Thursday, 19 April 2012


Typical April showers today, hail, torrents, sunshine and spring chills.

Still it's been productive for me as I've had a whole day to pace myself over my new drawing, which I've temporarily called 'Contrary Motion'. The title's vaguely recalled from a piano tutorial piece - I tried teaching myself keyboard a couple of times and both times ran out of steam or time. Maybe 3rd time lucky some day, who knows?

Anyway here's some detail of my work in progress...

My shoulder and neck, which have been giving me real pain since last October, have been better of late. I don't know if it's the effect of visiting my GP and the GP offering to refer me to hospital for pain management (just the though that someone cares a little often helps with pain, and vica versa, so I find) of if it's the Glucosamine I've been taking (I can't swallow the tabs so I crush the up and hide them amongst my food. My tastebuds find them out though. Oh, they taste horrible!) or whether it's just the milder weather. I'm also doing simple exercises when I remember and or feel the need. I try to take breaks from my drawing, and today my motivation has been a) to hoover and b) to edge a little closer towards clearing the ivy and brambles which have overrun our shed. Hopefully eventually I'll find some way of re-covering the roof. The wind tore the felting off a few years ago and it's a very very sad sight now. Saggy in the middle like a gone wrong cake.

I find that if I parcel what I want to do up into bite sized chunks my energy goes further and I'm not in pain so much.

Anyway, I bit off quite a bit of my drawing today, ably assisted by Radio 4Extra: More Titanic, a history of childhood and Slipstream. Here's how far it's got me.

Thursday, 12 April 2012

A very subtle contrast

I'm close to finishing Rhododendron Frame, which is my provisional title for my latest drawing. As usual I'm pleased with parts of it, and not pleased with others. I like the thundery background and the drama of the blossom contrasted with the slightly contorted branches of the rhododendron, but I guessed I'd have problems with the expanse of dead leaves on the left middle ground. It's pretty bland and it's been a struggle to keep forground from sinking into it or being confused with it. And now, I'm fiddling, of course, in an attempt to regain some of the drama of the contrast between ink and paper which has been lost a little partly because of my greasy hand passing repeatedly over the paper, and partly because of various ineptitudes of execution. I have sped along with this one though begining it the first week in March, so at 6 weeks it's almost sketching speed for me.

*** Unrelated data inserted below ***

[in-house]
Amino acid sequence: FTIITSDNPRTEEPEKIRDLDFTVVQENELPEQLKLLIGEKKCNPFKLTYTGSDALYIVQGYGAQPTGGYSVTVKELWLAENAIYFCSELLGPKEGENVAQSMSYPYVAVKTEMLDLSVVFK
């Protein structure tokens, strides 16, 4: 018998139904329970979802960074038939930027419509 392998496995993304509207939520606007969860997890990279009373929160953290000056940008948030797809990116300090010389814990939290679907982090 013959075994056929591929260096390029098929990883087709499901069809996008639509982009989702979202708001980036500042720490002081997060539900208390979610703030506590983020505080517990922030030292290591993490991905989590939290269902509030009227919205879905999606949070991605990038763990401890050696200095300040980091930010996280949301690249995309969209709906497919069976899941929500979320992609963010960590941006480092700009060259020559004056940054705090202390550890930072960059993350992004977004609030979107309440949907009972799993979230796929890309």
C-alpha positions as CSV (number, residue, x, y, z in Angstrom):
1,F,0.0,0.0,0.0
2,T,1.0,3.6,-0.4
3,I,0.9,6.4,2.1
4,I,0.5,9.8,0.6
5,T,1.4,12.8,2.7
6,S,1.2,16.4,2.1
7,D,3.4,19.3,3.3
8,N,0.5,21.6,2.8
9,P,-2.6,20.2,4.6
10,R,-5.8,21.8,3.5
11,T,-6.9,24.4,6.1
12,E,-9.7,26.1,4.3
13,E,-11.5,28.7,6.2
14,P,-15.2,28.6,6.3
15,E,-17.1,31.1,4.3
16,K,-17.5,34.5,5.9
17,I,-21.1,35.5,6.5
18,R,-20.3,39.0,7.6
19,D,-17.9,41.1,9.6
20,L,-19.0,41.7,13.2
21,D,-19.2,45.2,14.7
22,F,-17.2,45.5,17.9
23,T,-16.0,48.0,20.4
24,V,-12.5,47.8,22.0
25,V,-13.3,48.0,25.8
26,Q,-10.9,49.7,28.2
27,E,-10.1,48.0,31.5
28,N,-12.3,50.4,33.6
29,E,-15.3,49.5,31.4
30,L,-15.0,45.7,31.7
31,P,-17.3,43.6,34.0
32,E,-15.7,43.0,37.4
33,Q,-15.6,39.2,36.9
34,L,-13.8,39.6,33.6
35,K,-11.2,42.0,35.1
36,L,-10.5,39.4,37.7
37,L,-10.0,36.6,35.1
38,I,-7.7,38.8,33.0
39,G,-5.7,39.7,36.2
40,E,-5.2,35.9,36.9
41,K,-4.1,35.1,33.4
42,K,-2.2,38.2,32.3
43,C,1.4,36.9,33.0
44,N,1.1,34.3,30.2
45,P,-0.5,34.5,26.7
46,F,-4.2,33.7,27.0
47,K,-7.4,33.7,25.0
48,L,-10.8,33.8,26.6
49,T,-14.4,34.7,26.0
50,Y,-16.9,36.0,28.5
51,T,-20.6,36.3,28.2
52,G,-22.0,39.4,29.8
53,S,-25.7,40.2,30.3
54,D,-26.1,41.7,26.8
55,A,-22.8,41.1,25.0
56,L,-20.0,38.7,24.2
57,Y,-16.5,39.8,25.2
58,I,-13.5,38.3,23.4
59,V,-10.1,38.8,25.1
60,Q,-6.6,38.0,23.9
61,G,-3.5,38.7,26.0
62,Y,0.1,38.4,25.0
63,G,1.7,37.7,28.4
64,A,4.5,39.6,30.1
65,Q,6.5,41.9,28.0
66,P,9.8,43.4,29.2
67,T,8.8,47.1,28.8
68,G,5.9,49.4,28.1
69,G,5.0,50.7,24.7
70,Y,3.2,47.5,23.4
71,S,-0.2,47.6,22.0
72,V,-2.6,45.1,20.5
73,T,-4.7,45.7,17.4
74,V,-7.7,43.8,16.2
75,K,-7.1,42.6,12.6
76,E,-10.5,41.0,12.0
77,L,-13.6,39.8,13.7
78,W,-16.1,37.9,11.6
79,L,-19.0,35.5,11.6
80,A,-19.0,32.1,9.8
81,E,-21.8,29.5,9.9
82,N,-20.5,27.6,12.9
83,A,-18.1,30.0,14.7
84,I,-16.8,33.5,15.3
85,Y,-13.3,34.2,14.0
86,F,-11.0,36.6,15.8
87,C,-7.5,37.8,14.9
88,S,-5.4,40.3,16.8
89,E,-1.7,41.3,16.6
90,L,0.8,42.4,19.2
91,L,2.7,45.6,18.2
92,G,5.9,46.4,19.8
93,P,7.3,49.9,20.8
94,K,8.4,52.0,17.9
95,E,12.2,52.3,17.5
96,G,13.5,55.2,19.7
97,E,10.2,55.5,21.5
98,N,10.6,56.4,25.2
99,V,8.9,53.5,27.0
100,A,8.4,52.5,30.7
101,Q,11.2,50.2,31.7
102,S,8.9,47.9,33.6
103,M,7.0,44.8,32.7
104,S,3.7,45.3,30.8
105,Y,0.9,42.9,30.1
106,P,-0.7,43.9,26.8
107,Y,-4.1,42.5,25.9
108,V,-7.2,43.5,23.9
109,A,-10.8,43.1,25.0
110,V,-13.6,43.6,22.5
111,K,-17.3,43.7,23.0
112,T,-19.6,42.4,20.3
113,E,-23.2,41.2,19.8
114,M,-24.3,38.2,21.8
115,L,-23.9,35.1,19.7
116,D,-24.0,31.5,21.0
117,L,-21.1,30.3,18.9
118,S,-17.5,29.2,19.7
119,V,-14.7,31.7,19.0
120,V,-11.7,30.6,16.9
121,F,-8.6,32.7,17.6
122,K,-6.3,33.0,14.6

I depressed myself thoroughly this week by attempting a brilliant idea I had and instantly failing. So, in order to try to keep my spirits boyant, I've begun another pen and ink drawing on my 'behind bars' theme. I am thinking more and more that I must try and stretch myself, or even revisit other media, but it is simply more convenient for me at the moment, with my time constrained by full-time work, to keep ploughing the same, or developing the same, ground.

I began this one by marking in the barbed wire fence in Payne's Grey Acrylic Ink then working the rest of the drawing in Indian Ink (back to Windsor and Newton for this one). The Payne's Grey doesn't really look much different to the black ink though. A very subtle contrast.

I've been listening a lot to the Titanicfest provided by BBC radio this week. The sinking of that great ship of inequalities, of hope and old fashioned Edwardian decorum still fascinates, as much for all that it embodies of the struggles to come within the next few years, as for morbid fascination. Though morbid fascination is, I admit, pretty potent stuff.

Thursday, 5 April 2012

Turning over a new (and another new) leaf

I'm using my new Kandahar Ink for this drawing. I haven't been able to get any of this ink for years now, and I was chuffed when I found some on-line. But it doesn't seem as black as I remember it.

Maybe it's just me.